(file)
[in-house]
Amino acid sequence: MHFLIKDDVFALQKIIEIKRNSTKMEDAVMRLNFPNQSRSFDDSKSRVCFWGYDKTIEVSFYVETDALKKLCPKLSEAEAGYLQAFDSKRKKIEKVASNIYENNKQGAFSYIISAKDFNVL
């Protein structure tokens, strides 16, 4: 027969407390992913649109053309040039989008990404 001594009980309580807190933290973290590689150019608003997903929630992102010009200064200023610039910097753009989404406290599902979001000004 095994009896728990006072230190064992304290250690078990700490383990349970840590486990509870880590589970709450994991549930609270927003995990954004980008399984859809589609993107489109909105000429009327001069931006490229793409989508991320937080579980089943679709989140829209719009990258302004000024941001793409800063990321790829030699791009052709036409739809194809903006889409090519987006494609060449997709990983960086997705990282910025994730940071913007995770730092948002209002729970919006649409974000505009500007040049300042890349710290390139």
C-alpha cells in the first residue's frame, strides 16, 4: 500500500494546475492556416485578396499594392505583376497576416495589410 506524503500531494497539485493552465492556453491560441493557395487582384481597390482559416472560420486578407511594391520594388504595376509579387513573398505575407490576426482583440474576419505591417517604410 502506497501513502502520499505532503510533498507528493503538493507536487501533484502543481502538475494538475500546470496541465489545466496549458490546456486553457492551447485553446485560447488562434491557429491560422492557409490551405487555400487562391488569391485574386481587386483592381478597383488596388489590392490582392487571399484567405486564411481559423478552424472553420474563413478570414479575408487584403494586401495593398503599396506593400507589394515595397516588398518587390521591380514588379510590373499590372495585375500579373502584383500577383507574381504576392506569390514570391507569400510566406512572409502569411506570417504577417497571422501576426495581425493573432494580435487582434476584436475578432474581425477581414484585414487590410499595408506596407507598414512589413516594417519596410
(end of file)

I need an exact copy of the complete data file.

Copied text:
[in-house]
Amino acid sequence: MHFLIKDDVFALQKIIEIKRNSTKMEDAVMRLNFPNQSRSFDDSKSRVCFWGYDKTIEVSFYVETDALKKLCPKLSEAEAGYLQAFDSKRKKIEKVASNIYENNKQGAFSYIISAKDFNVL
């Protein structure tokens, strides 16, 4: 027969407390992913649109053309040039989008990404 001594009980309580807190933290973290590689150019608003997903929630992102010009200064200023610039910097753009989404406290599902979001000004 095994009896728990006072230190064992304290250690078990700490383990349970840590486990509870880590589970709450994991549930609270927003995990954004980008399984859809589609993107489109909105000429009327001069931006490229793409989508991320937080579980089943679709989140829209719009990258302004000024941001793409800063990321790829030699791009052709036409739809194809903006889409090519987006494609060449997709990983960086997705990282910025994730940071913007995770730092948002209002729970919006649409974000505009500007040049300042890349710290390139």
C-alpha cells in the first residue's frame, strides 16, 4: 500500500494546475492556416485578396499594392505583376497576416495589410 506524503500531494497539485493552465492556453491560441493557395487582384481597390482559416472560420486578407511594391520594388504595376509579387513573398505575407490576426482583440474576419505591417517604410 502506497501513502502520499505532503510533498507528493503538493507536487501533484502543481502538475494538475500546470496541465489545466496549458490546456486553457492551447485553446485560447488562434491557429491560422492557409490551405487555400487562391488569391485574386481587386483592381478597383488596388489590392490582392487571399484567405486564411481559423478552424472553420474563413478570414479575408487584403494586401495593398503599396506593400507589394515595397516588398518587390521591380514588379510590373499590372495585375500579373502584383500577383507574381504576392506569390514570391507569400510566406512572409502569411506570417504577417497571422501576426495581425493573432494580435487582434476584436475578432474581425477581414484585414487590410499595408506596407507598414512589413516594417519596410